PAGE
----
Burgundy explores









Two years ago on a trip to the “other” Burgundy – the one in France – we explored the tradition of wine tasting. We were in the wine centre of the world and were going to enjoy and learn as much as possible from the traditions, history and processes employed that makes French wines so sought after.
As all South Africans we were used to ordering a specific cultivar when making our choice of wine. With a carpaccio starter perhaps a softer merlot will do and then with the fillet a Cabernet Sauvignon would be a perfect match.
It only took one dinner in France to realise that the same procedure did not apply. We received blank stares when we enquired about the varietals on the wine list and only figured out a little later that all the red wines on a listing in Burgundy would be Pinot noir, in Bordeaux it would be Cabernet Sauvignon/Merlot blends and in the Rhône Valley it would be Syrah/Grenache/Mourvèdre/Viognier blends.
When you are from Burgundy you drink Pinot noir and Pinot noir only. Should you feel a little adventurous you order a Rhône blend or a Cabernet Sauvignon. This was enlightening as at our Burgundy in Hermanus we also focus on the local wines of the area and give visitors a taste of what they can drink when visiting any of the surrounding wine farms from Elgin, Bot River, Hermanus, Stanford or Elim. Our clients want to know where their food and wine come from and we want to narrow the distance from the source to our tables while serving only the best.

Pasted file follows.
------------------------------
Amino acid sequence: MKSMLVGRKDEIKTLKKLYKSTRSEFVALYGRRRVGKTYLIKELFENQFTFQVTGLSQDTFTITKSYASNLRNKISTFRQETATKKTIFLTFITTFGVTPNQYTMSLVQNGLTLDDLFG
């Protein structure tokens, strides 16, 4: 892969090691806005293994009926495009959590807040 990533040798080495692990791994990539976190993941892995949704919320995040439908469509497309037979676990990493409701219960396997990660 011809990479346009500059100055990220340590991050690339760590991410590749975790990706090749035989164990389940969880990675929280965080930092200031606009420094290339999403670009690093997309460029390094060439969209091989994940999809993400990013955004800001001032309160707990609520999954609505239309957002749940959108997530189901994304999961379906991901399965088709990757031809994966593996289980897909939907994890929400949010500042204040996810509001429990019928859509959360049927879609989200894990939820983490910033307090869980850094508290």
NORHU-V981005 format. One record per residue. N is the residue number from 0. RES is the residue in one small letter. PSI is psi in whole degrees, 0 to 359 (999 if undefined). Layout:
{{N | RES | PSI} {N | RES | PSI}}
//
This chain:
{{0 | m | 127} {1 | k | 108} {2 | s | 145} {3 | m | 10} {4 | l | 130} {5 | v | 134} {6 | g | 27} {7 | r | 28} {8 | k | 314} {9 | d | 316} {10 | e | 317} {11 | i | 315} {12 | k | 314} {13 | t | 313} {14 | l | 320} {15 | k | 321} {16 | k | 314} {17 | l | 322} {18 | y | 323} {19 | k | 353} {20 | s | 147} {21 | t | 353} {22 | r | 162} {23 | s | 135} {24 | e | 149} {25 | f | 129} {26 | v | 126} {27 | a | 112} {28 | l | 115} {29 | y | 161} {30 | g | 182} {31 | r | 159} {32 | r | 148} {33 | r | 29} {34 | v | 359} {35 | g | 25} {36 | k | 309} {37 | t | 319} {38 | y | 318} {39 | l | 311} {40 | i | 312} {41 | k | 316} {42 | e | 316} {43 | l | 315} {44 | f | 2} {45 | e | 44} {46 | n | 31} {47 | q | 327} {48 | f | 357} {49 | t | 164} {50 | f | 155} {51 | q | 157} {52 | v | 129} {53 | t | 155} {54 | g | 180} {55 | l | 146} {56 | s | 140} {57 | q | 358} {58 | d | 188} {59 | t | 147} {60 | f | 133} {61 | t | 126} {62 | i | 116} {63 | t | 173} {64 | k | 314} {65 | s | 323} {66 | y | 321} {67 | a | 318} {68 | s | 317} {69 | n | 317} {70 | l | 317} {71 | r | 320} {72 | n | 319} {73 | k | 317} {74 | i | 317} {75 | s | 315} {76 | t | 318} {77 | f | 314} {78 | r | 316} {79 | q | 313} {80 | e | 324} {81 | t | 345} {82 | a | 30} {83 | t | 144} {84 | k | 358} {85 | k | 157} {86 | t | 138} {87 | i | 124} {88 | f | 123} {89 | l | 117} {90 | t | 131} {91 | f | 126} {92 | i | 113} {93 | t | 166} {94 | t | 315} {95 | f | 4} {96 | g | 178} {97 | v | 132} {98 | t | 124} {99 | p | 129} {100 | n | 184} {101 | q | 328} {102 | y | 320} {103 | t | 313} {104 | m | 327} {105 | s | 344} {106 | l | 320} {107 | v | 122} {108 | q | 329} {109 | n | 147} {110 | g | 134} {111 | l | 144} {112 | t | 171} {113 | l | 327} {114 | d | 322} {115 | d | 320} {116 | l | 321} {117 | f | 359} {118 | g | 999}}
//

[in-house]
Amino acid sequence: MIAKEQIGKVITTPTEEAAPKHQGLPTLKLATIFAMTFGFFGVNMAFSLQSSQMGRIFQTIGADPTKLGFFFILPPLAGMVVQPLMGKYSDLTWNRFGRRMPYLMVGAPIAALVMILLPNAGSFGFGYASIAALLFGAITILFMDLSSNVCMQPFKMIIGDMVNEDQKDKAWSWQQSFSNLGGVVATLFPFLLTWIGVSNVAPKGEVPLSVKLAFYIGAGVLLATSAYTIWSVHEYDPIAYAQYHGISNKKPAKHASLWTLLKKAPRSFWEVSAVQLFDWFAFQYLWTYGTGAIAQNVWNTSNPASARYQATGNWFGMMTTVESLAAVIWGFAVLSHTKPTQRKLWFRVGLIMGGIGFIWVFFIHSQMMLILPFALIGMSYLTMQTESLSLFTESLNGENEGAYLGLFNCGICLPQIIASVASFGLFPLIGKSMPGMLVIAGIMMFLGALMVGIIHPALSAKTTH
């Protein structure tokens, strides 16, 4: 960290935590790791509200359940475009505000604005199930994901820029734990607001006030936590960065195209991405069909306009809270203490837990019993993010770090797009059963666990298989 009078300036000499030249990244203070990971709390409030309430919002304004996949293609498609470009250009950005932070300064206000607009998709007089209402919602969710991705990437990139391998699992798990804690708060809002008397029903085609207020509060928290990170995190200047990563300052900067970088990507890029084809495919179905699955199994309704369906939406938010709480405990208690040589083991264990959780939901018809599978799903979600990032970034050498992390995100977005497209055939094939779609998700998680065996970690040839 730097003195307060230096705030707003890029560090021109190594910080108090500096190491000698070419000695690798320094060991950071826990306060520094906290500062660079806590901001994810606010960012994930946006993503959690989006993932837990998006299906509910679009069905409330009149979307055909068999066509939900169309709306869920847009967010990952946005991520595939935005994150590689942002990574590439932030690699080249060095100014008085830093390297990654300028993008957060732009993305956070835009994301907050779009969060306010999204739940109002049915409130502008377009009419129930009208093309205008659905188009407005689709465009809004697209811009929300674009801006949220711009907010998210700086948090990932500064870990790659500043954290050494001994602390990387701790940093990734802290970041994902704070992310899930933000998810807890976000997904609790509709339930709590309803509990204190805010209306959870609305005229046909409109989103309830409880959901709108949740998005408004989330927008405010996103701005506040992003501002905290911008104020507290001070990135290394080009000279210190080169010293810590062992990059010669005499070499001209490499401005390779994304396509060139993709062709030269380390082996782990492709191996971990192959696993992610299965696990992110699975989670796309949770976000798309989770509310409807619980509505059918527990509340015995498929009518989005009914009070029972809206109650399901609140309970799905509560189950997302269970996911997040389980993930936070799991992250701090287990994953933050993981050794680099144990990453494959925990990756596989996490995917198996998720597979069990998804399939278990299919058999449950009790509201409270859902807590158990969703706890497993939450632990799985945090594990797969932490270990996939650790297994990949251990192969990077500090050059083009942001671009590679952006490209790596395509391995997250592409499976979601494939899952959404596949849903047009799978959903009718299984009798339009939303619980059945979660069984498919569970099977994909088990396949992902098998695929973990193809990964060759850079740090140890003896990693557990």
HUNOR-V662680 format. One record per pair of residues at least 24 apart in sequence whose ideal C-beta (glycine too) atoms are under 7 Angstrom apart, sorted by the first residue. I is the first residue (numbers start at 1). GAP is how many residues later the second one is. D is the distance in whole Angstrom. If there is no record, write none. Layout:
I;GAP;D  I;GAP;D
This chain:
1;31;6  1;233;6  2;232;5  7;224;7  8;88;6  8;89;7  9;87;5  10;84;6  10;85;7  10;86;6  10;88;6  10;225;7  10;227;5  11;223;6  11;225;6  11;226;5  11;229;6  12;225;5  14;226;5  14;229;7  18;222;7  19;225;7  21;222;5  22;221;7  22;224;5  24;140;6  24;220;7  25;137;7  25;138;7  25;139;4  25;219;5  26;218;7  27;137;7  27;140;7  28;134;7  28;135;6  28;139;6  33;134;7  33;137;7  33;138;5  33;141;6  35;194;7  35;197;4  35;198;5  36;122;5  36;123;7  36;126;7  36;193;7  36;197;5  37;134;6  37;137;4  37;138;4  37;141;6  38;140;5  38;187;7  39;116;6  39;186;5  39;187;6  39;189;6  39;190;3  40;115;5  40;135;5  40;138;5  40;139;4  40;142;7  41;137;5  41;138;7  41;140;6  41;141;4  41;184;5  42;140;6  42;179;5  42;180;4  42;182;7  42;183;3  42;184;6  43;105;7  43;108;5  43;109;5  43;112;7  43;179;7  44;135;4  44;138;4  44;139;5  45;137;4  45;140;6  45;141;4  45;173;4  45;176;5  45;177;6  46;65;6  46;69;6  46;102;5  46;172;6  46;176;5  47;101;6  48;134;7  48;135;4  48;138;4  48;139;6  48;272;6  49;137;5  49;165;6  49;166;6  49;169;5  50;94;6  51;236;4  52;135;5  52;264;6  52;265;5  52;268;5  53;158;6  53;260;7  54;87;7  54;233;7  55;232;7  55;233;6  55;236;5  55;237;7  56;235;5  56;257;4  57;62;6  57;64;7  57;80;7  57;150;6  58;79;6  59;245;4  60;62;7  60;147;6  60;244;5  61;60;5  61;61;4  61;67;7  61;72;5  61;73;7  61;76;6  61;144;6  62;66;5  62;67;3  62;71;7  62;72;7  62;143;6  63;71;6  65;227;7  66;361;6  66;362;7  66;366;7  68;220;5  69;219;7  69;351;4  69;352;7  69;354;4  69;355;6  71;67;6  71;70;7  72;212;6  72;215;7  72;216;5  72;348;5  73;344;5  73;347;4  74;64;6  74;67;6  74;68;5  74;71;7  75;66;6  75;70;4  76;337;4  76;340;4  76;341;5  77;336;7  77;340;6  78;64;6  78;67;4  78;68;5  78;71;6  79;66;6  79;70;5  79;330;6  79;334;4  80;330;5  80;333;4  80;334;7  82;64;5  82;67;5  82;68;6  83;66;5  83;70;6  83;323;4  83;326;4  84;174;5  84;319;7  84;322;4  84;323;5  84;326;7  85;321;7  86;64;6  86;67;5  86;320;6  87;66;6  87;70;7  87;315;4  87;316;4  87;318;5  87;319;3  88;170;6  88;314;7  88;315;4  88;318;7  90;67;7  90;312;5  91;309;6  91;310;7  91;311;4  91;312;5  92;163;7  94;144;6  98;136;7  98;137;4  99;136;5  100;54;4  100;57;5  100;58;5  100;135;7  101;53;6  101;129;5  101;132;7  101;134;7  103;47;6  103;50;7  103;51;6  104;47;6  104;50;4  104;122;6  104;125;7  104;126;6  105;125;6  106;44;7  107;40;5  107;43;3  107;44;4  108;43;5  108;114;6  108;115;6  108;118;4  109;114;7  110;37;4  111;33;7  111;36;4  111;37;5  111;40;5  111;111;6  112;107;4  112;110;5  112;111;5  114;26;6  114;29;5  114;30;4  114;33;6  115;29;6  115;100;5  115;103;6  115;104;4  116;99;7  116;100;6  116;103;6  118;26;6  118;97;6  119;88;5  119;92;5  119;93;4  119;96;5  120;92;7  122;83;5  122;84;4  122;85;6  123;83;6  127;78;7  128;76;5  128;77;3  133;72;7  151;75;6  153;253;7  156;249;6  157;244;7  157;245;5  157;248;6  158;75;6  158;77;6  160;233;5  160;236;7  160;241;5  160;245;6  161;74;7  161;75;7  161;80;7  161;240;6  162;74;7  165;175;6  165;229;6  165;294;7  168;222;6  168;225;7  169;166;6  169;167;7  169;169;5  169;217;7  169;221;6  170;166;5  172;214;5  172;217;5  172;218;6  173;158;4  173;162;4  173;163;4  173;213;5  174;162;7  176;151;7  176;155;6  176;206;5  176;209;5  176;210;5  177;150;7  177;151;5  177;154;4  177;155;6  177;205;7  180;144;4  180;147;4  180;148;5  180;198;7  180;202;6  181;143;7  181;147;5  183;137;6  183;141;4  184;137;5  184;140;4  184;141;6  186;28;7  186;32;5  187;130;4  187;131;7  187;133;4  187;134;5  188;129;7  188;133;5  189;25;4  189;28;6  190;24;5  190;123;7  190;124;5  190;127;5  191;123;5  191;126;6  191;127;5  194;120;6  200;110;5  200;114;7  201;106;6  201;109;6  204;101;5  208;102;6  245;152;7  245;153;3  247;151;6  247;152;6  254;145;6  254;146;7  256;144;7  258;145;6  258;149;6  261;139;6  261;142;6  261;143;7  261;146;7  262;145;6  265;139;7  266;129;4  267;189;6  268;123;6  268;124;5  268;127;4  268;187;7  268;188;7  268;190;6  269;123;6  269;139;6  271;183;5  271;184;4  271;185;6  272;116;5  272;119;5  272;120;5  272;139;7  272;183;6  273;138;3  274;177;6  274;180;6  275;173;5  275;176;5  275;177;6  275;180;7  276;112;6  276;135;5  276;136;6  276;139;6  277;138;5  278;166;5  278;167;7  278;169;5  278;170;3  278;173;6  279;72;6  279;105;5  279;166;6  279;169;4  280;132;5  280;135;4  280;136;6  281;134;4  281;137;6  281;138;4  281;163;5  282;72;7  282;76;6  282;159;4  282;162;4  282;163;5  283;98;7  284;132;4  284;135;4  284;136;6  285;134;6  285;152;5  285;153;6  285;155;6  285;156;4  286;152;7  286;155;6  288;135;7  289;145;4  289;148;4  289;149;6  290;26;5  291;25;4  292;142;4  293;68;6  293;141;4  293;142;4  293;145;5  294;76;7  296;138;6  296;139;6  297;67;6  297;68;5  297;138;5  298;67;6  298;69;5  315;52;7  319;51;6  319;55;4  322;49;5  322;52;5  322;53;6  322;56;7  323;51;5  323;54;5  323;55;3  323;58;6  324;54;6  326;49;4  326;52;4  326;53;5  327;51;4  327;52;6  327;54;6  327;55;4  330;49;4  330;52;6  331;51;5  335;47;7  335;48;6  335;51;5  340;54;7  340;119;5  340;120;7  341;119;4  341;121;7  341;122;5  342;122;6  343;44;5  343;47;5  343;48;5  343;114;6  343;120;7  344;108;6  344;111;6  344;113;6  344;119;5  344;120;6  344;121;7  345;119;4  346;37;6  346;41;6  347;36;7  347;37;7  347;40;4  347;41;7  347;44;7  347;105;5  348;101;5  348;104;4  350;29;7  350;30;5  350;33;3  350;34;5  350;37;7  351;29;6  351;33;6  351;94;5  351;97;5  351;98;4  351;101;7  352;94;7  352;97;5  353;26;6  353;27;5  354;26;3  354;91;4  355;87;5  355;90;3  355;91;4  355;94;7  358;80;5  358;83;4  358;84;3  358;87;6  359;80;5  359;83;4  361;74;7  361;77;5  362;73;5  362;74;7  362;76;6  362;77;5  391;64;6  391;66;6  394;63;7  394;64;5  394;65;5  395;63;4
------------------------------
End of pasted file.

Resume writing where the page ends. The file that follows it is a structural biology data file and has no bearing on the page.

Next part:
Another discovery in Burgundy, France, was the “tastevin” – an ancient wine tasting cup made from silver.

Tastevin helped with quality control in medieval days.

Tastevin helped with quality control in medieval days.

This cup was developed more than two hundred years ago by cellar masters in Burgundy to sample wine in the cellars where it was dark with only a slight glow of the only source of light they had – candlelight. The tastevin cup has angular corners and dents that are designed to reflect light and make it easier to check the color and clarity of the wine. These days we have enough electricity despite the recent power outages in Hermanus and the tastevin is redundant apart from the ceremonial use by sommeliers.
Visiting Burgundy, France, and getting to know some wine traditions enriched us and made us look at our Burgundy with different eyes. Here, almost at the Southern tip of Africa, we are also making history. The Burgundy has been going since 1928 and what has started out as the Cyprus Tree Tea Garden has developed into the first wine tasting experience in Hermanus when Tim Hamilton Russell took over and changed the name to the “Burgundy Restaurant” in 1987. We look forward to making more history with our loyal clients and local suppliers.

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